The family of a British woman killed in Lebanon have described her as "irreplaceable". The body of Rebecca Dykes, who worked at the British Embassy, was found near a motorway in Beirut on Saturday. Ms Dykes had been sexually assaulted and strangled. Police in Beirut have arrested a 35-year-old Uber driver in connection with her death. It has emerged that he had served several prison sentences. The man is expected to be charged with rape and murder later this week, police sources said.
The Middle East is entering what many analysts see as a dangerous new phase. With the Islamic State group on the brink of defeat, the long-simmering rivalry between Saudi Arabia and Iran threatens to boil over, with Lebanon in the crosshairs. It was a resignation like no other and it is still sending shockwaves through the region. He made his announcement not from Lebanon but in Saudi Arabia, the country that acts as his political backer.
Lebanese Prime Minister Saad al-Hariri has resigned, saying in a televised broadcast he feared for his life, while also fiercely criticising Iran. Mr Hariri's father, former prime minister Rafik al-Hariri, was assassinated in 2005. Mr Hariri accused Iran of sowing "fear and destruction" in several countries, including Lebanon. He was named prime minister in November last year, after previously holding the position between 2009 and 2011.
Muck Rack makes it simple to find people, tweets, or articles that mention any name, keyword, company, hashtag etc. We've compiled this guide to help you make the most of your search.
Selecting a term
Start searching tweets, articles from media outlets, articles mentioned in tweets, journalists'
names, titles and bios with some suggested searches:
Companies or Topics (e.g. iPhone, Microsoft)
Phrases (e.g. "cloud computing") — use quotes to keep the terms together
Twitter handles (e.g. @username) — returns those who have mentioned or replied to
Names (e.g. "David Pogue")
Hashtags (e.g. #sxsw, #london2012)
Bio details (e.g. vegan, Olympics, father)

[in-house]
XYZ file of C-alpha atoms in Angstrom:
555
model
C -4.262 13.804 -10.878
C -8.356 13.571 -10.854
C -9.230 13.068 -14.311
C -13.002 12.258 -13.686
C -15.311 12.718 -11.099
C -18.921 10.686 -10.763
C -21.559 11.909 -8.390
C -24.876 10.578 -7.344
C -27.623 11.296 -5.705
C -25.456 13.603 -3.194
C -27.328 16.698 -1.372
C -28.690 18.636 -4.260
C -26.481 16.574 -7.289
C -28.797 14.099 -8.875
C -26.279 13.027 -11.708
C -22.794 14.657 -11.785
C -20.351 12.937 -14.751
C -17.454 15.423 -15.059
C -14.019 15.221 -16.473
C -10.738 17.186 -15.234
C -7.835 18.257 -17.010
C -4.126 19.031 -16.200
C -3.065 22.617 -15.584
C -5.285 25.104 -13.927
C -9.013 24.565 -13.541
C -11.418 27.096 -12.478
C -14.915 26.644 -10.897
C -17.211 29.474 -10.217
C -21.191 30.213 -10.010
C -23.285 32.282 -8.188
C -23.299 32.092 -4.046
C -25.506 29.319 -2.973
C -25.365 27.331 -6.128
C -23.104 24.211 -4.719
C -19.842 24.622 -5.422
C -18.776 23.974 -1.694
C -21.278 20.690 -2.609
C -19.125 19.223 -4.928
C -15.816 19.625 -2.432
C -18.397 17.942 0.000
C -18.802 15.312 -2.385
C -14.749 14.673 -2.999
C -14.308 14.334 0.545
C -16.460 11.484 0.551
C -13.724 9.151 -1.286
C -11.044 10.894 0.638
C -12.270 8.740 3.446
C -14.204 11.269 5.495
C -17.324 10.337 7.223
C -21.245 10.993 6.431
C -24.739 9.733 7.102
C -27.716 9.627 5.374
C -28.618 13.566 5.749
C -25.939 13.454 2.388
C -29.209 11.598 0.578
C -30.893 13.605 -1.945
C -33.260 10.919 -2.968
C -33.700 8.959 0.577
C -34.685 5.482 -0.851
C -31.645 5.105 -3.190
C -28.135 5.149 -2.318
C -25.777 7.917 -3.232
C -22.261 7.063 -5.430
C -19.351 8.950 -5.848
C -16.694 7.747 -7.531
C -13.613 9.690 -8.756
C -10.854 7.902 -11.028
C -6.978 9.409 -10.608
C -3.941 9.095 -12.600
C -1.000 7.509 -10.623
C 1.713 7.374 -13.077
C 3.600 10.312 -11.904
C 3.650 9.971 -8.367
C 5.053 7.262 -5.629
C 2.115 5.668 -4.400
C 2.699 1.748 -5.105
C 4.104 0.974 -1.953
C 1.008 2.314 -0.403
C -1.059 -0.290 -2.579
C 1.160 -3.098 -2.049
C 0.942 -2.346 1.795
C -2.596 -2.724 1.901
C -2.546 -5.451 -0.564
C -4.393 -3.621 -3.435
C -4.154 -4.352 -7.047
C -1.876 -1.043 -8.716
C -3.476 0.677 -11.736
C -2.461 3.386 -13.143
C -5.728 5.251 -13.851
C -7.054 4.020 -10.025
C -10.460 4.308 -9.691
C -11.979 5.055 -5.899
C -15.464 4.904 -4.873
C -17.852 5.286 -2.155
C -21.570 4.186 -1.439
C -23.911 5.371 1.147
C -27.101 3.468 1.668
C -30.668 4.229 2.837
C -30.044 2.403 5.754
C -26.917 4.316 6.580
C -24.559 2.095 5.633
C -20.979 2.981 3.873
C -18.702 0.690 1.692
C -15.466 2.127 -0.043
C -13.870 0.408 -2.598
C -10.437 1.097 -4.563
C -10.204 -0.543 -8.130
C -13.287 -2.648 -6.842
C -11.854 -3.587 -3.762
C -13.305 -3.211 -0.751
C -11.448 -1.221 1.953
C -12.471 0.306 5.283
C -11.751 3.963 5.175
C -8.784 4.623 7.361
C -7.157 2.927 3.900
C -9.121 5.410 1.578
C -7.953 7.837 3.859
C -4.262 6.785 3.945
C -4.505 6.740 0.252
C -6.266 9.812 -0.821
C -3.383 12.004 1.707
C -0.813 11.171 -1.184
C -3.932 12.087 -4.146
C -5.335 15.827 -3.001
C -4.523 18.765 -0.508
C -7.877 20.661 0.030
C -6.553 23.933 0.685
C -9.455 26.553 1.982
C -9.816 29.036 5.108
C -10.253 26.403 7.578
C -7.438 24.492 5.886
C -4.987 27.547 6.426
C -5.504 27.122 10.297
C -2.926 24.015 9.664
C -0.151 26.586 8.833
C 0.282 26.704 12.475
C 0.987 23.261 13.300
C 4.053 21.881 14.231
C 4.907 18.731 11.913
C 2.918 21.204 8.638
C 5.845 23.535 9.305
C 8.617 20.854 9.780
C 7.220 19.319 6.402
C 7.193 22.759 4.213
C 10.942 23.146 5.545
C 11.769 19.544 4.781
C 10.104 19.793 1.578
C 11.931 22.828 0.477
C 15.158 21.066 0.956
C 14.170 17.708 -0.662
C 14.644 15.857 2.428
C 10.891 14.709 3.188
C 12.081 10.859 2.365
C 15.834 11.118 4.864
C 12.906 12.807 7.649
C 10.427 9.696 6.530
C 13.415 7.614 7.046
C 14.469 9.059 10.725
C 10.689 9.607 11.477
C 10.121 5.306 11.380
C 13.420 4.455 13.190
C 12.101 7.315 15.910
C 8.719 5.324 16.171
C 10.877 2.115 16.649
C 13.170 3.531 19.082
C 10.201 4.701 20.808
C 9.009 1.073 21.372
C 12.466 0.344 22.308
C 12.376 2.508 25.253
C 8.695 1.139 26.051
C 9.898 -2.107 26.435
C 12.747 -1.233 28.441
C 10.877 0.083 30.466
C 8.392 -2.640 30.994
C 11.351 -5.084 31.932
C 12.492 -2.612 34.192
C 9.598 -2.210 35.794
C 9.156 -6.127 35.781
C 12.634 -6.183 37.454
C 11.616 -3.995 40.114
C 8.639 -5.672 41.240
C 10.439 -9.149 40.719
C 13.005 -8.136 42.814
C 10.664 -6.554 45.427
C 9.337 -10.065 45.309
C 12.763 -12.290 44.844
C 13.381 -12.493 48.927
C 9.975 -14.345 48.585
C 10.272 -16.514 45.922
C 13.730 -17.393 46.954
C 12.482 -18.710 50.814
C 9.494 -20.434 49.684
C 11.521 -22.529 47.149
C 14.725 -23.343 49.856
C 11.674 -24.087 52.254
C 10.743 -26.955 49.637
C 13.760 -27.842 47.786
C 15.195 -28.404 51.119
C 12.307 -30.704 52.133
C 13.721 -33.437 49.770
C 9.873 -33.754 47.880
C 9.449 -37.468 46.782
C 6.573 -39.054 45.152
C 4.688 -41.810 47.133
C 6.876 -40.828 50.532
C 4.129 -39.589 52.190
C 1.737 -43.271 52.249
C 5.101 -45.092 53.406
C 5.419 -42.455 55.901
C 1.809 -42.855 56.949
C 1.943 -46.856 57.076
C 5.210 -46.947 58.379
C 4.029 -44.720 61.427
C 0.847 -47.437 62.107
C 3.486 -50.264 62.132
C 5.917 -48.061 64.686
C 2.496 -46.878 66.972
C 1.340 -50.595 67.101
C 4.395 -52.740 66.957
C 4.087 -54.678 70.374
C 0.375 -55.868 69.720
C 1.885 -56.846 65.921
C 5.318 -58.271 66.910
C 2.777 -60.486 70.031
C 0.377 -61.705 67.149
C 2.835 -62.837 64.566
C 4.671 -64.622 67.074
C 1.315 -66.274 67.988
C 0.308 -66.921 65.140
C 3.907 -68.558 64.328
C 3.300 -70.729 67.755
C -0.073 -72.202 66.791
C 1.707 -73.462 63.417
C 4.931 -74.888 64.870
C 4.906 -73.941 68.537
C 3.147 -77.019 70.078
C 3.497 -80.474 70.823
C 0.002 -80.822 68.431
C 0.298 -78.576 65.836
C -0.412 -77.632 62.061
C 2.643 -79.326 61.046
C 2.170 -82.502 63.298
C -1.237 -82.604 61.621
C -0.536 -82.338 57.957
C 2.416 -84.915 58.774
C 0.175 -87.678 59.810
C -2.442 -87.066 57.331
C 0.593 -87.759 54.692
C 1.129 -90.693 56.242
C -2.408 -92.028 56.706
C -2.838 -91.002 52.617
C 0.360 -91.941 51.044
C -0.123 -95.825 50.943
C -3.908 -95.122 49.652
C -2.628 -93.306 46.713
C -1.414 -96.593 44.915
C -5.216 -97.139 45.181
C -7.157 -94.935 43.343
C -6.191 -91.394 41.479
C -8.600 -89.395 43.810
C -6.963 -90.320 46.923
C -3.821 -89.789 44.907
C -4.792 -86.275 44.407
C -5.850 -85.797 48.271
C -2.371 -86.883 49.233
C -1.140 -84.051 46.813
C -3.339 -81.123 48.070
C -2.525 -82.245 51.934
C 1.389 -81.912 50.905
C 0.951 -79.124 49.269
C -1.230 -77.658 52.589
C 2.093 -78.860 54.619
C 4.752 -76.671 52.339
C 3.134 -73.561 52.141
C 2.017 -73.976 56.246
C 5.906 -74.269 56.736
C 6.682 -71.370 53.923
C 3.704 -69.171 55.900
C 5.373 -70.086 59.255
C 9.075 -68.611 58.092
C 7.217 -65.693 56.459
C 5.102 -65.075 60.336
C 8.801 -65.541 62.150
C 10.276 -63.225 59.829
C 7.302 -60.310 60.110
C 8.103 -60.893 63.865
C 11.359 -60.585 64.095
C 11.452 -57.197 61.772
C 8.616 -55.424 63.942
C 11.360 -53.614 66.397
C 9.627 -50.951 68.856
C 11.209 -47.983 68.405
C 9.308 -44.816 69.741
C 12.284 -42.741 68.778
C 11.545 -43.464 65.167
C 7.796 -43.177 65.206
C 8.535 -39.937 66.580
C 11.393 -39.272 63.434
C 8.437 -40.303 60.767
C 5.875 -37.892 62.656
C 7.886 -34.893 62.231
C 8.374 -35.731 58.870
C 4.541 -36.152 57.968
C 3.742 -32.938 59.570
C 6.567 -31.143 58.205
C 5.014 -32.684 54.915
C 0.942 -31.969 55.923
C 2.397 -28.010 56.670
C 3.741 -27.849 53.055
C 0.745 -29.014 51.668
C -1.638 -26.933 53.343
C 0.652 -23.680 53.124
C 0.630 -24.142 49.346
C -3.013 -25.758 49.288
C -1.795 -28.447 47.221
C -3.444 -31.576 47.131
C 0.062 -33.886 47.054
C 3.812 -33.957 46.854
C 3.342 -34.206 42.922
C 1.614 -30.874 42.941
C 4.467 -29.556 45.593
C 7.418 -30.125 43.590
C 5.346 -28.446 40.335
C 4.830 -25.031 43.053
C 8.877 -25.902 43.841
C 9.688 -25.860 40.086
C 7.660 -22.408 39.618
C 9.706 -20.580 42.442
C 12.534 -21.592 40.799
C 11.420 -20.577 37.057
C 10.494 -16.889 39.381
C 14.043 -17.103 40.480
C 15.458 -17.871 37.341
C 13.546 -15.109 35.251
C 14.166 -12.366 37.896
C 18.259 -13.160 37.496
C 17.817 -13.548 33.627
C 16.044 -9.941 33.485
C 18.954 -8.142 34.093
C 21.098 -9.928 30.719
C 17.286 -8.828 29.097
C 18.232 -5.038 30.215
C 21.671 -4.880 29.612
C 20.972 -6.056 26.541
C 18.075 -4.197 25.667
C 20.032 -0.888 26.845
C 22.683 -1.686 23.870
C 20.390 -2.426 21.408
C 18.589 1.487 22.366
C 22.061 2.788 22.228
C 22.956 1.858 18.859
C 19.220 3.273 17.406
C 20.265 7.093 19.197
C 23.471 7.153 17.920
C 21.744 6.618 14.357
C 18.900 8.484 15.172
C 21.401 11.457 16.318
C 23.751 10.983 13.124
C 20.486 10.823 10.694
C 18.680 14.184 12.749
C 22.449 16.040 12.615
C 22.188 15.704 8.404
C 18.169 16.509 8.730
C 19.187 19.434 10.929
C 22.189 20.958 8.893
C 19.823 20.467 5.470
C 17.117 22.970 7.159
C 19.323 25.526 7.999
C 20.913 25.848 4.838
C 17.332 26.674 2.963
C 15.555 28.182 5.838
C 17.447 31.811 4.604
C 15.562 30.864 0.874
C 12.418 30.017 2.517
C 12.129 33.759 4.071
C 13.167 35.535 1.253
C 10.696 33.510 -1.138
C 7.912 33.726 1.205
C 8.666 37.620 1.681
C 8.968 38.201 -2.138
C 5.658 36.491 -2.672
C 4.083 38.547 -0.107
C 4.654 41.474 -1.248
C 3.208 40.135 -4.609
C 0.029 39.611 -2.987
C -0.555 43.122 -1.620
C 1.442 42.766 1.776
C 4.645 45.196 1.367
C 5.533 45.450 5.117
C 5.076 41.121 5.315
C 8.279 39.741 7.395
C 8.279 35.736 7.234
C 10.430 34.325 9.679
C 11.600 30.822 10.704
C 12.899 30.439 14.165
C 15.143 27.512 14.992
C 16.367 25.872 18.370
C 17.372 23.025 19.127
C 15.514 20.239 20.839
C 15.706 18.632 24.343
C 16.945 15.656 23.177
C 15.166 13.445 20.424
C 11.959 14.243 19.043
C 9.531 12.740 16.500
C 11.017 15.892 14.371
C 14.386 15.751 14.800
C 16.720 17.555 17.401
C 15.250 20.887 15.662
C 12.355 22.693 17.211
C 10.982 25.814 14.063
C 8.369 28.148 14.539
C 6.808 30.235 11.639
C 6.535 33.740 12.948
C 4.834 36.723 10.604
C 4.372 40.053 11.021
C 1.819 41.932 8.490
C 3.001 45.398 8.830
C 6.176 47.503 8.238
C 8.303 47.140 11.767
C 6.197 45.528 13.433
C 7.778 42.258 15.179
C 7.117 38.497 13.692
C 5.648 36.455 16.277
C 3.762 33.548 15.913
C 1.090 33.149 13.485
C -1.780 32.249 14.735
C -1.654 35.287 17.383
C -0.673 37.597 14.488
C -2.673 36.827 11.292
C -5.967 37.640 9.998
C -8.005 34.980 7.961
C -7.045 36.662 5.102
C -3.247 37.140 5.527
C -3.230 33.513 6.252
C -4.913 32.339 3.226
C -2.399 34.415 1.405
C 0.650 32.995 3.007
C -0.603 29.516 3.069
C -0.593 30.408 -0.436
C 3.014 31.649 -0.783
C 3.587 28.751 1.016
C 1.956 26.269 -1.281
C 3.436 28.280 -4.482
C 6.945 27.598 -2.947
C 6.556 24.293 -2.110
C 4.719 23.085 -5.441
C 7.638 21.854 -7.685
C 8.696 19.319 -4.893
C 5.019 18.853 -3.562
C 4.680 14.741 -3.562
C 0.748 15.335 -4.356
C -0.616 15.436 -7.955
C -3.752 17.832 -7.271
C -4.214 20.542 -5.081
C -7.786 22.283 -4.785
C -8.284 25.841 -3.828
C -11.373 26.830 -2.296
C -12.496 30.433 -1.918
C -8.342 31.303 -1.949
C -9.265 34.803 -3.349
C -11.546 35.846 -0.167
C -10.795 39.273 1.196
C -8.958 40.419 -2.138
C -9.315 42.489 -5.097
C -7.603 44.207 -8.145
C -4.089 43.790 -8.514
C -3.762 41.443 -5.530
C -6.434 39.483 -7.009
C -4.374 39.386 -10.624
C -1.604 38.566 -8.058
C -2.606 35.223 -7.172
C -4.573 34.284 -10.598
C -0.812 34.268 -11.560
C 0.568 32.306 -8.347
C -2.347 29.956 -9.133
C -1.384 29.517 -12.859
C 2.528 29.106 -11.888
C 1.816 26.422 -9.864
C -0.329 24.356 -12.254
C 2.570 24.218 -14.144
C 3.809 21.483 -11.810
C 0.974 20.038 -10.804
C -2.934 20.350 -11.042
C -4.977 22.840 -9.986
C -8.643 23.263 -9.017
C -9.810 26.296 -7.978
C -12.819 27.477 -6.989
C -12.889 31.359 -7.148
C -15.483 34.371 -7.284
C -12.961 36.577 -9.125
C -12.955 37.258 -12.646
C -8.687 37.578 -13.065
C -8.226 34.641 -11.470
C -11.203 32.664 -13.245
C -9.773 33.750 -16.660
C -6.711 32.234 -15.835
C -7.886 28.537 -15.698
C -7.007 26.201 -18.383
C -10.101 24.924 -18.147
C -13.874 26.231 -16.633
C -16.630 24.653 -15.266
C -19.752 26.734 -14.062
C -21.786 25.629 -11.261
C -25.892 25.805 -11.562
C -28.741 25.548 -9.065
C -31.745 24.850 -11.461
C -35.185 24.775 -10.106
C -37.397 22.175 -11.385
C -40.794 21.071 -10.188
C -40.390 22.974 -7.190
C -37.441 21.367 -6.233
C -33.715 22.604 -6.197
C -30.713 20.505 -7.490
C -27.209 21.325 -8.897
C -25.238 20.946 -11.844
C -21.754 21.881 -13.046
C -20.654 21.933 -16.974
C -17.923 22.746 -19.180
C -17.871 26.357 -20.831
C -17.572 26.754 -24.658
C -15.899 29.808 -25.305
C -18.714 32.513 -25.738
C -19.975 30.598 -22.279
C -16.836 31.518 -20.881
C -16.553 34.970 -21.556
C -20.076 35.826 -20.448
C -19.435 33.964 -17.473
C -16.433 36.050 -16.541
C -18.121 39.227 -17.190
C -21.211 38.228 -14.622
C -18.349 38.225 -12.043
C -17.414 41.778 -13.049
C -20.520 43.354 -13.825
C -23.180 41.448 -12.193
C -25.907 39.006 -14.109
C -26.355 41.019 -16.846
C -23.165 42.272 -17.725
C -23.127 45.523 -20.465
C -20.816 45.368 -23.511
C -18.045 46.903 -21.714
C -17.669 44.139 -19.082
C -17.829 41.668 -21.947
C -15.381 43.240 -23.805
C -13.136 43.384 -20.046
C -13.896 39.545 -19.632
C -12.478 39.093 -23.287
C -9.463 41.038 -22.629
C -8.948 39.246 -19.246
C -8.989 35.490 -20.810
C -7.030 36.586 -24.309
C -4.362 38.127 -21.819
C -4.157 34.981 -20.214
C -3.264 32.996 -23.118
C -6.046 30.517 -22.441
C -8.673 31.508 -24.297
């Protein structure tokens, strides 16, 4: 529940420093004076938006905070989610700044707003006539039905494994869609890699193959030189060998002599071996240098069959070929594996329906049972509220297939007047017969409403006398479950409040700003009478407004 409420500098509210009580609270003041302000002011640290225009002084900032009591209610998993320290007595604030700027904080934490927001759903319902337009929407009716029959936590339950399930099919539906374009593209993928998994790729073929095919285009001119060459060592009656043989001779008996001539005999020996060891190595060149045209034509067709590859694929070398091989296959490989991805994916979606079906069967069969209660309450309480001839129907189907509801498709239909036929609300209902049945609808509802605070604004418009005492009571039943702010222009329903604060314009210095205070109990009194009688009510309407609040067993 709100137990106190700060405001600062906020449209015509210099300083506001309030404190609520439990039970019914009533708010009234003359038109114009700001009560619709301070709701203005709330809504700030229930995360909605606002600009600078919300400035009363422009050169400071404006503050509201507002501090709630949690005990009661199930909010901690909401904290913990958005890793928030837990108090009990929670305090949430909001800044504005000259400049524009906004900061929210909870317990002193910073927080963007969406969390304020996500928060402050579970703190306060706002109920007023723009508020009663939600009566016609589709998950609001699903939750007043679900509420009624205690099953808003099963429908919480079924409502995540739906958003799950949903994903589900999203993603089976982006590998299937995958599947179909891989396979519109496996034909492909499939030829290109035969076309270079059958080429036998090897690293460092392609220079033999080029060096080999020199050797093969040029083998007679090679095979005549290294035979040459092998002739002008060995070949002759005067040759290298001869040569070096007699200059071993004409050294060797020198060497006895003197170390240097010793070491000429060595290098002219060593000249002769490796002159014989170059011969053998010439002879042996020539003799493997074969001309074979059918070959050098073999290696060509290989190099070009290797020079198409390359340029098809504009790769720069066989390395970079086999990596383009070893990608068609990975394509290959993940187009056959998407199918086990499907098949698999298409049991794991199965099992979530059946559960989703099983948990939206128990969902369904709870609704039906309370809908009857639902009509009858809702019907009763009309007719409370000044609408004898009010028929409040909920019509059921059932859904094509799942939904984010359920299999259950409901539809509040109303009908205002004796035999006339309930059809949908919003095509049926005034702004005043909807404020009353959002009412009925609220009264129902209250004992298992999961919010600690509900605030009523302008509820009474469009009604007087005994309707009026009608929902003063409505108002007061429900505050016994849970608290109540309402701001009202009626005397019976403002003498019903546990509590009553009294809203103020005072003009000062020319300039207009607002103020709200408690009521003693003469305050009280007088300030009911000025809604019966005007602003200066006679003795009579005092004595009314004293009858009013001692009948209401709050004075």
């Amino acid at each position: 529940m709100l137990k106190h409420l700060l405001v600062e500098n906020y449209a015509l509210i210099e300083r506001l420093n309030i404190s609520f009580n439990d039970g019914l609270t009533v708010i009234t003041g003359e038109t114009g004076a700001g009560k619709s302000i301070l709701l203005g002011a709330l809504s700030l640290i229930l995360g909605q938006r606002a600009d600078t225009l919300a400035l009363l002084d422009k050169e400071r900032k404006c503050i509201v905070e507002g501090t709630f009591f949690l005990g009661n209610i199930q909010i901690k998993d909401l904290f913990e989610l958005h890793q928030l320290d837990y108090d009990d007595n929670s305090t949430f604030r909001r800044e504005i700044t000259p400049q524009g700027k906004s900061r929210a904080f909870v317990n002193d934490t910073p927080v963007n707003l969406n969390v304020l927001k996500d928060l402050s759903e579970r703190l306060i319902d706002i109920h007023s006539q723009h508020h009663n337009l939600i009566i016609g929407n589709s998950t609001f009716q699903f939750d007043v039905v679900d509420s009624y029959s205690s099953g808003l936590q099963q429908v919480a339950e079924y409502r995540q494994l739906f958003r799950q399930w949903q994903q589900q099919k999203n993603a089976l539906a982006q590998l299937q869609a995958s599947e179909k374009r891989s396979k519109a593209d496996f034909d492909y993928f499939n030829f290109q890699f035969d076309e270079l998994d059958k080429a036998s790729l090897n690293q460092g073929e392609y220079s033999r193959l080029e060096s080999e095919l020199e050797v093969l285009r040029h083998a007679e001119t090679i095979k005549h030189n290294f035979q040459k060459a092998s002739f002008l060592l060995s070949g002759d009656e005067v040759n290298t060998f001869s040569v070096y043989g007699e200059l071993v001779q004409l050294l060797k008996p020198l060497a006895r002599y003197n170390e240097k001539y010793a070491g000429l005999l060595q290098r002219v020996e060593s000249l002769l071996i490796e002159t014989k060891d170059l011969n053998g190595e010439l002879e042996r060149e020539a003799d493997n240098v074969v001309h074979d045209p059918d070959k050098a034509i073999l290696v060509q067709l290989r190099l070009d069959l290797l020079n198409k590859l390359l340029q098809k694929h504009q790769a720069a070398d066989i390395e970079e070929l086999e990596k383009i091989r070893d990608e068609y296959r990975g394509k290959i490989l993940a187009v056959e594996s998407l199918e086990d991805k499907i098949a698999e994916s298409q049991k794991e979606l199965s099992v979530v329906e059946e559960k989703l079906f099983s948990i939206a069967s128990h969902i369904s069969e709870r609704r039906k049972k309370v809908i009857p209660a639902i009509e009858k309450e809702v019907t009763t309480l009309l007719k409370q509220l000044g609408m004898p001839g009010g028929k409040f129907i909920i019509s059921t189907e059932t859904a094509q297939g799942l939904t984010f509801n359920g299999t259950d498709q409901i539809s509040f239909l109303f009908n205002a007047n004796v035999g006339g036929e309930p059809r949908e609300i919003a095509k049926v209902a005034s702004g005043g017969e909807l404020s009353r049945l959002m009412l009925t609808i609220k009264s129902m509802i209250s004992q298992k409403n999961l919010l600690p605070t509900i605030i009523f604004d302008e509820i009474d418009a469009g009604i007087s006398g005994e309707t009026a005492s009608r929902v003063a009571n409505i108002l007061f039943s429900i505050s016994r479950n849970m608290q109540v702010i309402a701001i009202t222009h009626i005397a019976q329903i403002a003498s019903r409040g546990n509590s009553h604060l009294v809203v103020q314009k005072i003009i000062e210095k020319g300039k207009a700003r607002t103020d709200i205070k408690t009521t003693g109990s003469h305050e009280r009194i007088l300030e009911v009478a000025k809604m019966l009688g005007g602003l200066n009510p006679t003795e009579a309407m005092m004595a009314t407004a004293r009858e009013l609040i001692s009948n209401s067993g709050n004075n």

Muck Rack's Advanced Search allows for many boolean operators.
Find results that mention multiple specified terms, use AND or
+. For example, ensure each result contains both Elon Musk and Mark Zuckerberg by
searching Musk AND Zuckerberg or Musk + Zuckerberg.
Use the operators OR or , to broaden your search when you'd like either of
multiple terms to appear in results. (This is the default behavior of our search when no operators
are used). For example, results will contain either cake or cookie by searching cake OR cookie or cake,cookie
Use NOT or - to subtract results from your search. For
example, searching Disney will yield results about the Walt Disney Company as well as Walt Disney
World Resort. To exclude mentions of Disney World, search for Disney -World or Disney
When using one of these operators with a phrase, enclose it in quotation marks. For example, you can
find results about smartphones excluding Apple's iPhone 4S by searching smartphone -"iPhone
Exact case matching or punctuation
If you're searching for a brand name or keyword that relies on specific punctuation marks or capitalization, you can
find results that match your exact query by adding matchcase: before the keyword you're searching for, like matchcase:E*TRADE .
Use parentheses to separate multiple
boolean phrases. For example, to find journalists talking about having fun in Disney World or
Disneyland, search for ("disney world" OR disneyland) AND fun.
An asterisk can be used to search for any variation of a root word truncated by the asterisk. For example, searching for admin* will return results for administrator, administration, administer, administered, etc.
A near operator is an AND operator where you can control the distance between the words. You can vary the distance the near operation uses by adding a forward slash and number (between 0-99) such as strawberries NEAR/10 "whipped cream", which means the strawberries must exist within 10 words of "whipped cream".